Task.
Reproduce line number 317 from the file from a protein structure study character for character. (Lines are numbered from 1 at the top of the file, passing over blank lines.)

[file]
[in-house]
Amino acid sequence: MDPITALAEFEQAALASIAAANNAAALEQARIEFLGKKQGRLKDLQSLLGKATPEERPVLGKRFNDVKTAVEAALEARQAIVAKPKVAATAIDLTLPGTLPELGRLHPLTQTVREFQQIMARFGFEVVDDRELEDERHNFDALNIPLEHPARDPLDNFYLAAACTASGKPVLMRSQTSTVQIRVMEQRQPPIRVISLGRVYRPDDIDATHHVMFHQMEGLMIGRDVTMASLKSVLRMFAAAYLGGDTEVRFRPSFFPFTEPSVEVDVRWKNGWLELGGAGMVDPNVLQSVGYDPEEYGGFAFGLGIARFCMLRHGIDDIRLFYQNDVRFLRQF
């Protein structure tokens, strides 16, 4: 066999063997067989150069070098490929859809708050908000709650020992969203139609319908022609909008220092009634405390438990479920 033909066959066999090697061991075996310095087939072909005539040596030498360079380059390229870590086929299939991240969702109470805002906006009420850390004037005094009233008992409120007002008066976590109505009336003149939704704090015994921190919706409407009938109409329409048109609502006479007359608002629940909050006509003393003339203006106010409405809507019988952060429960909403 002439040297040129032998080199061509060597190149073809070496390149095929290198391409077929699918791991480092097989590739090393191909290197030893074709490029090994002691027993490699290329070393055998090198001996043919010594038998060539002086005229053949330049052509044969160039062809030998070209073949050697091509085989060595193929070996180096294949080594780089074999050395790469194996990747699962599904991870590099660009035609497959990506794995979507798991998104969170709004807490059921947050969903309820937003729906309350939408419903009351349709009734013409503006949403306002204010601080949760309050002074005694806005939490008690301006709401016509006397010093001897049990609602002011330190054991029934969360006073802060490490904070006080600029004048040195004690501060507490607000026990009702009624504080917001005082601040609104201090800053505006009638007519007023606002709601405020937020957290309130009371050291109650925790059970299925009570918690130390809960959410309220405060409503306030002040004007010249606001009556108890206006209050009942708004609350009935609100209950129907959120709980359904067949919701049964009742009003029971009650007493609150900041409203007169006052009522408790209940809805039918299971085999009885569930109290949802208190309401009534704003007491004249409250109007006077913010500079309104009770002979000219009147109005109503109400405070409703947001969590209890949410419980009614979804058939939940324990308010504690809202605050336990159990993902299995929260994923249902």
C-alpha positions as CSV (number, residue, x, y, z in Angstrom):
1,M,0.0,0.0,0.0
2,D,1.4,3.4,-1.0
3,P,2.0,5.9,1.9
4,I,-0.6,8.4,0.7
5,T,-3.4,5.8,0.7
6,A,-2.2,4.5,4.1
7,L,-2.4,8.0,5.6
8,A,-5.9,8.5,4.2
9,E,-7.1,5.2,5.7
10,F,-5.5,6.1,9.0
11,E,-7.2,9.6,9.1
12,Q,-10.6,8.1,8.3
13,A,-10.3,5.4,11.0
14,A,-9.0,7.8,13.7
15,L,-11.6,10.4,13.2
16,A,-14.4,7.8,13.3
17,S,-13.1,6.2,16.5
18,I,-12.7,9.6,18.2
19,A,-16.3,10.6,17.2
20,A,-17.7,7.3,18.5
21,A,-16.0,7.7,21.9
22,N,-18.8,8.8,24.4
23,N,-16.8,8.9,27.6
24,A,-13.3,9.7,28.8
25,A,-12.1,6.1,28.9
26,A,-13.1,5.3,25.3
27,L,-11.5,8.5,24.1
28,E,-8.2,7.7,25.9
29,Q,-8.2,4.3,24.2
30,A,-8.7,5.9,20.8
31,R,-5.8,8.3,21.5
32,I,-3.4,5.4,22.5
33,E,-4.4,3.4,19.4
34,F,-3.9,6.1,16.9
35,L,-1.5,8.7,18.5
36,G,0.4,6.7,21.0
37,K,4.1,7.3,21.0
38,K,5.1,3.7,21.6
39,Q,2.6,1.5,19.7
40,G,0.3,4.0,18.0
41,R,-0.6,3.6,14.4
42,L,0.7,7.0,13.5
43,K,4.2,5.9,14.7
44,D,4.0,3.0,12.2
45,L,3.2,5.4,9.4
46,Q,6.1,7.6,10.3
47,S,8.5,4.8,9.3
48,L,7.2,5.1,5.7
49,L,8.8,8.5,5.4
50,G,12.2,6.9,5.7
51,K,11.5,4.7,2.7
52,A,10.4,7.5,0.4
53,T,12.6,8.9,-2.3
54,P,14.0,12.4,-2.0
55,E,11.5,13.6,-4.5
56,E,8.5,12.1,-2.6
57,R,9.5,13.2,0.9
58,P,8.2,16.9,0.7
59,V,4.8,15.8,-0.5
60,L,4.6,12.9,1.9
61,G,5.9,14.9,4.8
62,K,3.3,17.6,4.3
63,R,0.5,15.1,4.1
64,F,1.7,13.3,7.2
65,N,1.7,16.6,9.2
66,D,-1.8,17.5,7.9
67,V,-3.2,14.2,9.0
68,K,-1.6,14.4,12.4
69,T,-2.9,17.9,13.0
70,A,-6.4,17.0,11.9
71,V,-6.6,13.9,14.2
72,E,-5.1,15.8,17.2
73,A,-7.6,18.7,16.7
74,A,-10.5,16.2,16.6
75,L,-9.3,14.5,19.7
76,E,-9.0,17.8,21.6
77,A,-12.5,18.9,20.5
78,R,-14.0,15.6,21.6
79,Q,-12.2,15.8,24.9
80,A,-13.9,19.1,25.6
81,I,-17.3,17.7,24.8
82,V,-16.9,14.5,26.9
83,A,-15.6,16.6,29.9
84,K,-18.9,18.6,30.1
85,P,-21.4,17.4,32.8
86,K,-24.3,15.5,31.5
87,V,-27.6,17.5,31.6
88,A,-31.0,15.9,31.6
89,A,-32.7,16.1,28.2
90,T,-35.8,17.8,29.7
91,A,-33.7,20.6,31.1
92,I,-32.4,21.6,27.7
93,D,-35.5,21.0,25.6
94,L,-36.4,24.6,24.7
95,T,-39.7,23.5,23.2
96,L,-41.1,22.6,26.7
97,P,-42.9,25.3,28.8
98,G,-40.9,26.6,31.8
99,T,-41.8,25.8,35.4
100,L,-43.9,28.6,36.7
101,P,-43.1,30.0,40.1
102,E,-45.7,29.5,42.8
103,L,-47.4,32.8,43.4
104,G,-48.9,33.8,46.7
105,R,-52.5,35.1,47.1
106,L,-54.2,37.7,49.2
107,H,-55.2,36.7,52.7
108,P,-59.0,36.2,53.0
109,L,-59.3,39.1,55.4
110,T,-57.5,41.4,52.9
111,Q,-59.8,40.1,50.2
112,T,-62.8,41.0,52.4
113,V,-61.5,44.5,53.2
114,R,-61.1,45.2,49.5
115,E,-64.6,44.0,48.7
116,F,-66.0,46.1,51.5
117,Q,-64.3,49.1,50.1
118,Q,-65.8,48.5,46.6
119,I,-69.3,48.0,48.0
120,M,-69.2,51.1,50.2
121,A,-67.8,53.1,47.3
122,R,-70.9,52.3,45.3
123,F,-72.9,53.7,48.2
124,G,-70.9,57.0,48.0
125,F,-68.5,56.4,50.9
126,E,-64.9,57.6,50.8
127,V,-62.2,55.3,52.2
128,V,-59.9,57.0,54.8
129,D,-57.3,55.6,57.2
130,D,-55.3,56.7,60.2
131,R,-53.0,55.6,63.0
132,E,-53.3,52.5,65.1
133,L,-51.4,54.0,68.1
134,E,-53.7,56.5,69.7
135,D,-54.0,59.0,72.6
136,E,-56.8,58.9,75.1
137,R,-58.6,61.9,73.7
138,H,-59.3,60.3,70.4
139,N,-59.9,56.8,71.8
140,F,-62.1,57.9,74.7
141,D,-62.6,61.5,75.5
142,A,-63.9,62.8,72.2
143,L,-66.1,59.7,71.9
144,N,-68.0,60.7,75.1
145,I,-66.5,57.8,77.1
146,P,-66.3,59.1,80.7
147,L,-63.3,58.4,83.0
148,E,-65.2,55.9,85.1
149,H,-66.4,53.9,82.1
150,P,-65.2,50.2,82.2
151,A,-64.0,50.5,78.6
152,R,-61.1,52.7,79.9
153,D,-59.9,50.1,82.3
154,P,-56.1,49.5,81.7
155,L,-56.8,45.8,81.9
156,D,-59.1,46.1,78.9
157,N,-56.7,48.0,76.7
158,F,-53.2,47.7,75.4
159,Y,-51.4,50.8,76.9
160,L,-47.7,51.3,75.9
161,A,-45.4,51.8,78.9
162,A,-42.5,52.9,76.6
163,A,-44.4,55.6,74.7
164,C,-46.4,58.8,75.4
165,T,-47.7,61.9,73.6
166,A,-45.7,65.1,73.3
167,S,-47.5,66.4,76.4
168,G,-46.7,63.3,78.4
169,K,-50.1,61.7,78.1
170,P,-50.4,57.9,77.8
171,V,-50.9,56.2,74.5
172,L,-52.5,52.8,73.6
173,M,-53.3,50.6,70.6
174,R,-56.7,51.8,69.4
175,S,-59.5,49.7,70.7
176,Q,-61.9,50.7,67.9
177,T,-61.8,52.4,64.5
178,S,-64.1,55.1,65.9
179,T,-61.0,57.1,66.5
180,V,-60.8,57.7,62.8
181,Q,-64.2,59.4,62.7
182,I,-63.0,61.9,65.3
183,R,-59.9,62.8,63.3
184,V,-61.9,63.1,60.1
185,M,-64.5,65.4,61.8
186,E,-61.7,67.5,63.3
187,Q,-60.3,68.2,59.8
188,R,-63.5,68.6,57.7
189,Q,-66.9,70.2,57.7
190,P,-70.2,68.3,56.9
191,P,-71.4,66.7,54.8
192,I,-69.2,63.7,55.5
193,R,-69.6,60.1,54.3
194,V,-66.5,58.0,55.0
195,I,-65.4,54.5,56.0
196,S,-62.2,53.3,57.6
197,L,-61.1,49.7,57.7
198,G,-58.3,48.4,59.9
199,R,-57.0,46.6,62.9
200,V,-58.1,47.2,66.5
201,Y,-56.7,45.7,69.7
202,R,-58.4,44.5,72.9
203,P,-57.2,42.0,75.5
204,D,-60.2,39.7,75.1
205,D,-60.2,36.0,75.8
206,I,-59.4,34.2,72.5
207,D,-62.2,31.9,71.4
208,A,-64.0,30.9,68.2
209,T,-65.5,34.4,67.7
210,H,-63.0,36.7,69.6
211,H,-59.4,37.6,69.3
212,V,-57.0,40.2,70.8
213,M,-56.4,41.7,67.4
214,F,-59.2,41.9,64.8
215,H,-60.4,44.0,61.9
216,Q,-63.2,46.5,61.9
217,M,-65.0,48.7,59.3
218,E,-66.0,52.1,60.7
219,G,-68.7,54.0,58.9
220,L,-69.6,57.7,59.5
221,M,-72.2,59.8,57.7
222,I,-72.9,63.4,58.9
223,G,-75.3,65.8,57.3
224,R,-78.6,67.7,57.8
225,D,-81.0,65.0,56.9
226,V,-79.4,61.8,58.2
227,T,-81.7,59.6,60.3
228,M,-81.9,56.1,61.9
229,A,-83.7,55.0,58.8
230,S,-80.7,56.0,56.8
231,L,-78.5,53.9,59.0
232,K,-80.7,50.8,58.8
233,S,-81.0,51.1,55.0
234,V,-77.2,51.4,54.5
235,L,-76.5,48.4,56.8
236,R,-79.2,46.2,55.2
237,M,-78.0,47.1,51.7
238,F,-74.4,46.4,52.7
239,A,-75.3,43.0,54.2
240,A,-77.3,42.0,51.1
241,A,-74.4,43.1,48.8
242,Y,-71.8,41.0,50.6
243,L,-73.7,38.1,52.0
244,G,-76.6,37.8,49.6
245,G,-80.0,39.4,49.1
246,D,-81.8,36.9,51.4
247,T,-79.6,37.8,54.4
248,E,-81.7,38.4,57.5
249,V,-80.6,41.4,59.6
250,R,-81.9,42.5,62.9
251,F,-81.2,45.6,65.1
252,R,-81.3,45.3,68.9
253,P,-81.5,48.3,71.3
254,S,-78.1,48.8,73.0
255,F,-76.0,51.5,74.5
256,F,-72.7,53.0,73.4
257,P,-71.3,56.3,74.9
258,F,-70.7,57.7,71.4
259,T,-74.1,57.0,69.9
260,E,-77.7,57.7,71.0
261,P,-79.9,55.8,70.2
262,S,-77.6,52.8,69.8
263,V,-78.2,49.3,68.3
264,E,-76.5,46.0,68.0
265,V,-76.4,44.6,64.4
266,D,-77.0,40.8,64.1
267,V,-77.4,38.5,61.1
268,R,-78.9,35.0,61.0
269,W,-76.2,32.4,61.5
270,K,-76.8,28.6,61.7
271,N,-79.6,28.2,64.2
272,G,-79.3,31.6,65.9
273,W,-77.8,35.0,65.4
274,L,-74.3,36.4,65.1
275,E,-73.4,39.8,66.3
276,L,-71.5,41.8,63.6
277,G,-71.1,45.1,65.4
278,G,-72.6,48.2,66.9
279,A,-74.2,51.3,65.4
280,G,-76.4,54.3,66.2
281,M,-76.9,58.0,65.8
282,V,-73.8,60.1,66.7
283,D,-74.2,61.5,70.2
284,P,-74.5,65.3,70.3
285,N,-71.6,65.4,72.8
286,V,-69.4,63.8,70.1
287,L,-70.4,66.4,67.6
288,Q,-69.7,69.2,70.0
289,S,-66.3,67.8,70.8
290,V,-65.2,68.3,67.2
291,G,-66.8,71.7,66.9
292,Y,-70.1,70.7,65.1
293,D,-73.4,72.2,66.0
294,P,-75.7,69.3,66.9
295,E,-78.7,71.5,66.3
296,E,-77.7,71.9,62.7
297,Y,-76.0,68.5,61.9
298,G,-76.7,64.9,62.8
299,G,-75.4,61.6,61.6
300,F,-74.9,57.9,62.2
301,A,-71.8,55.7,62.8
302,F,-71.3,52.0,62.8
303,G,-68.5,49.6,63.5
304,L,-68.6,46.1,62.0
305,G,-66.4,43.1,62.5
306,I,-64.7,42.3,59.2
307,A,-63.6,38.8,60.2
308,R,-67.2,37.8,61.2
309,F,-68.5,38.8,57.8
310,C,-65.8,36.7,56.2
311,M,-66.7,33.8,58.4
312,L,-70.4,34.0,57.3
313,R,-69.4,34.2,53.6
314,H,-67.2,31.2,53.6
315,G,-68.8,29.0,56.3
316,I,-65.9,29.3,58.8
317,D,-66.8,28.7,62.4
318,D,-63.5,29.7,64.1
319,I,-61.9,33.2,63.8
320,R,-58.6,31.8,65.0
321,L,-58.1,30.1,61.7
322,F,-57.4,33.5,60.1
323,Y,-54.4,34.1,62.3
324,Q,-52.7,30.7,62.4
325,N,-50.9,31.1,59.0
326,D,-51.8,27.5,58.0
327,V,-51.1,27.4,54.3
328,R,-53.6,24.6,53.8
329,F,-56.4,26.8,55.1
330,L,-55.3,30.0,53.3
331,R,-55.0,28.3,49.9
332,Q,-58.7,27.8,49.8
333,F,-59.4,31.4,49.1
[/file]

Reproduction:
313,R,-69.4,34.2,53.6